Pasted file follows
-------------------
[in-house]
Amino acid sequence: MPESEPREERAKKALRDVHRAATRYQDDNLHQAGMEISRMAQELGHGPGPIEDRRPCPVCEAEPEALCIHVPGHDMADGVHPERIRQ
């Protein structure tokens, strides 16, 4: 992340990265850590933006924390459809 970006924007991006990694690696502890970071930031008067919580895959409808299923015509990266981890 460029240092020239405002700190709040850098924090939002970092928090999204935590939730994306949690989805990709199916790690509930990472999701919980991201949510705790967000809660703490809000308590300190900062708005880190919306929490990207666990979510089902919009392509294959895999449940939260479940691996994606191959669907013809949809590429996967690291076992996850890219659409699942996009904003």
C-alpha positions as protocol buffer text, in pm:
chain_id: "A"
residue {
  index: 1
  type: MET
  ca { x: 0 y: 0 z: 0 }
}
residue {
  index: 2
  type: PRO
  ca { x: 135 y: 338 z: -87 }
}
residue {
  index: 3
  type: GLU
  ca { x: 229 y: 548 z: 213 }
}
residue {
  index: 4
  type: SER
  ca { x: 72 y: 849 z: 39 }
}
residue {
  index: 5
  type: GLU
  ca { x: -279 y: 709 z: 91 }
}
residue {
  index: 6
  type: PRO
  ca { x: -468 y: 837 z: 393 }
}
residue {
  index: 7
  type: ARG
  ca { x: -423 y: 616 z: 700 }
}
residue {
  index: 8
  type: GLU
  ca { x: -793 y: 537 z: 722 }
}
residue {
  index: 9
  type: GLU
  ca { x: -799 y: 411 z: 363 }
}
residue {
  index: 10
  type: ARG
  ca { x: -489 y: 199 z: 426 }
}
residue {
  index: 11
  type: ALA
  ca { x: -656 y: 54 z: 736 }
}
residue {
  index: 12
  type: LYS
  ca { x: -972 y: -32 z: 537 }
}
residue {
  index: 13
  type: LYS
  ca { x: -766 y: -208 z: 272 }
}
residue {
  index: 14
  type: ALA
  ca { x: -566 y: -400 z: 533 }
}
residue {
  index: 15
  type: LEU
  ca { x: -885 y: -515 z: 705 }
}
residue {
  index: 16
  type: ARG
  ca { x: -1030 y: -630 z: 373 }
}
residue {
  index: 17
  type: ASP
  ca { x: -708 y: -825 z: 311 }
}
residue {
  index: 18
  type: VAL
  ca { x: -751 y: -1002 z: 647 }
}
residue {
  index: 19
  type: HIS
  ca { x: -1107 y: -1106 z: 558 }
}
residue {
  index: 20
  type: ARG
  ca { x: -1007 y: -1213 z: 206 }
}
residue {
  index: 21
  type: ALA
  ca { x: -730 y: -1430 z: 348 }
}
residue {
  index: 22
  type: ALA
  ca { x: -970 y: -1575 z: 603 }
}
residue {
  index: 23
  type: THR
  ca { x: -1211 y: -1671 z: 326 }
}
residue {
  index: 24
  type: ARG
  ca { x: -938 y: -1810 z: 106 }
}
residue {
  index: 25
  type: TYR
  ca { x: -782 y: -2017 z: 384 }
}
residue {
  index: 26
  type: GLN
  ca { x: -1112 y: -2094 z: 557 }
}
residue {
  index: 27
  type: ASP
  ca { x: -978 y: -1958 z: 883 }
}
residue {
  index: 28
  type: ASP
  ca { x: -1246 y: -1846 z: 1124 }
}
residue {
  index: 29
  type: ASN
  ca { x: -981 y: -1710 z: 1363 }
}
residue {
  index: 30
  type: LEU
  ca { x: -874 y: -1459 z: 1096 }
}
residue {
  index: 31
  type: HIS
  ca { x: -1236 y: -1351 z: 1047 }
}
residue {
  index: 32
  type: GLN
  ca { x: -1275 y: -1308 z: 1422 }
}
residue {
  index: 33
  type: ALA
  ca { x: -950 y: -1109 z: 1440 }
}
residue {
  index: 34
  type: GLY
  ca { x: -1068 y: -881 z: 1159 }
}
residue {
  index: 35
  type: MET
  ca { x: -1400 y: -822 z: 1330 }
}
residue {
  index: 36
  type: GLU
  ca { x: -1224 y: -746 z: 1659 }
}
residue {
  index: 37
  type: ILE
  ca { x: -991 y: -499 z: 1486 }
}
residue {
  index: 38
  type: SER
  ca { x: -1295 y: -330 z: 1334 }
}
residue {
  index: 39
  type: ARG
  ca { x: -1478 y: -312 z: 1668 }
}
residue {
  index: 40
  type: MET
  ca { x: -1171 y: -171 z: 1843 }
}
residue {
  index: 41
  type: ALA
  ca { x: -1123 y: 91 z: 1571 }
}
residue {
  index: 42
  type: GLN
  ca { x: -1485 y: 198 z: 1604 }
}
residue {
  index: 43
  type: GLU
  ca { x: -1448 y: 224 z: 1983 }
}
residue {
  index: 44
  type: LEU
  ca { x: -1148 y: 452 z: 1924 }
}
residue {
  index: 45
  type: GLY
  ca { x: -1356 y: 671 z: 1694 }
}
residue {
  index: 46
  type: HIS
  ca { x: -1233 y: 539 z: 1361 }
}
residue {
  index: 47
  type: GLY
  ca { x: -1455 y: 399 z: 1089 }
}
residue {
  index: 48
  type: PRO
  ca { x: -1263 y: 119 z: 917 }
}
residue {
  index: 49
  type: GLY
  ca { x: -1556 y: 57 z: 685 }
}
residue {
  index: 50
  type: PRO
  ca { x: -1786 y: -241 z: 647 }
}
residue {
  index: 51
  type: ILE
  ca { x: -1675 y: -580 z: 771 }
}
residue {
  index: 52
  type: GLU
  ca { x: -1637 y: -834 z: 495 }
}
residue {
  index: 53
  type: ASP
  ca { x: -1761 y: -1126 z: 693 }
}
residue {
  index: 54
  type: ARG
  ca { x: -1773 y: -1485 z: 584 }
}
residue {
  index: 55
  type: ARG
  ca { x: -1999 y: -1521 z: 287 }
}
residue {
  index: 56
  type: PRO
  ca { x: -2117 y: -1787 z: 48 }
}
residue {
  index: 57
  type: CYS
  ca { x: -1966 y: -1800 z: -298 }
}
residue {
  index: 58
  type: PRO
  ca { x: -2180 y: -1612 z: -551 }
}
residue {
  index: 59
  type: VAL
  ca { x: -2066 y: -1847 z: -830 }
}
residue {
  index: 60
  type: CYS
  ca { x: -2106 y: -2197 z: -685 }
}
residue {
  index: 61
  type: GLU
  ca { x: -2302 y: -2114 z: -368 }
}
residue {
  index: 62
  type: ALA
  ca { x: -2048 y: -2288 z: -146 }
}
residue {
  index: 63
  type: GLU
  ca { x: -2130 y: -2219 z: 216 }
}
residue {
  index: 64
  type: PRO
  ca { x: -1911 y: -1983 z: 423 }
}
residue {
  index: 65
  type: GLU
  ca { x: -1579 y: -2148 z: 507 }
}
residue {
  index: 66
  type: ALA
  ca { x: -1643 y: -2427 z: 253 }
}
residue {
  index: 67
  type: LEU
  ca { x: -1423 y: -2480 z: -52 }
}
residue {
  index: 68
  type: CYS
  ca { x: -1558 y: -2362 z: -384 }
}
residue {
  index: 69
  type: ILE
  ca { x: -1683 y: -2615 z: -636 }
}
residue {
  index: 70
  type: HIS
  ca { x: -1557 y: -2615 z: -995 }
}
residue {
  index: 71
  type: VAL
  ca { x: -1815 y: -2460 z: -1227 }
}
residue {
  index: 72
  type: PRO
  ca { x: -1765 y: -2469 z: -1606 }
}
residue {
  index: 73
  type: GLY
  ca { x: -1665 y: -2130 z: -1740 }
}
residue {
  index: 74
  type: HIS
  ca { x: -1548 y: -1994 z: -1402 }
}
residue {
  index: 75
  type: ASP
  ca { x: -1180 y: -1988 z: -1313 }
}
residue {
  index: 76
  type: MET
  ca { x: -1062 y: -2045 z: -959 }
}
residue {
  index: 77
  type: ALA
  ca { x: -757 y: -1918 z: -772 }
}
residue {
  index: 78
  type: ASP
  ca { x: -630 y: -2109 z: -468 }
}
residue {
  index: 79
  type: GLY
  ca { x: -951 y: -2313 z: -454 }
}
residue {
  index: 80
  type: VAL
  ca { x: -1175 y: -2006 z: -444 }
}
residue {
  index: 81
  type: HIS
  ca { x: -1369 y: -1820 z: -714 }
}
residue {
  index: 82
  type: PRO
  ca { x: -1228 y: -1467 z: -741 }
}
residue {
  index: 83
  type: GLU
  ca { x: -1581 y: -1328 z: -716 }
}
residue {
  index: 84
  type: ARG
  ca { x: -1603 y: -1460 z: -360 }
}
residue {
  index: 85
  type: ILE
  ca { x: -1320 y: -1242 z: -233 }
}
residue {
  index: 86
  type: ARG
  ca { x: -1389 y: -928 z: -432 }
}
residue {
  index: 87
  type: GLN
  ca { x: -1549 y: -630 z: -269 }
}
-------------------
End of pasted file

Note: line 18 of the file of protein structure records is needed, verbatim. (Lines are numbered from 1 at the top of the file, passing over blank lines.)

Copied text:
  type: GLU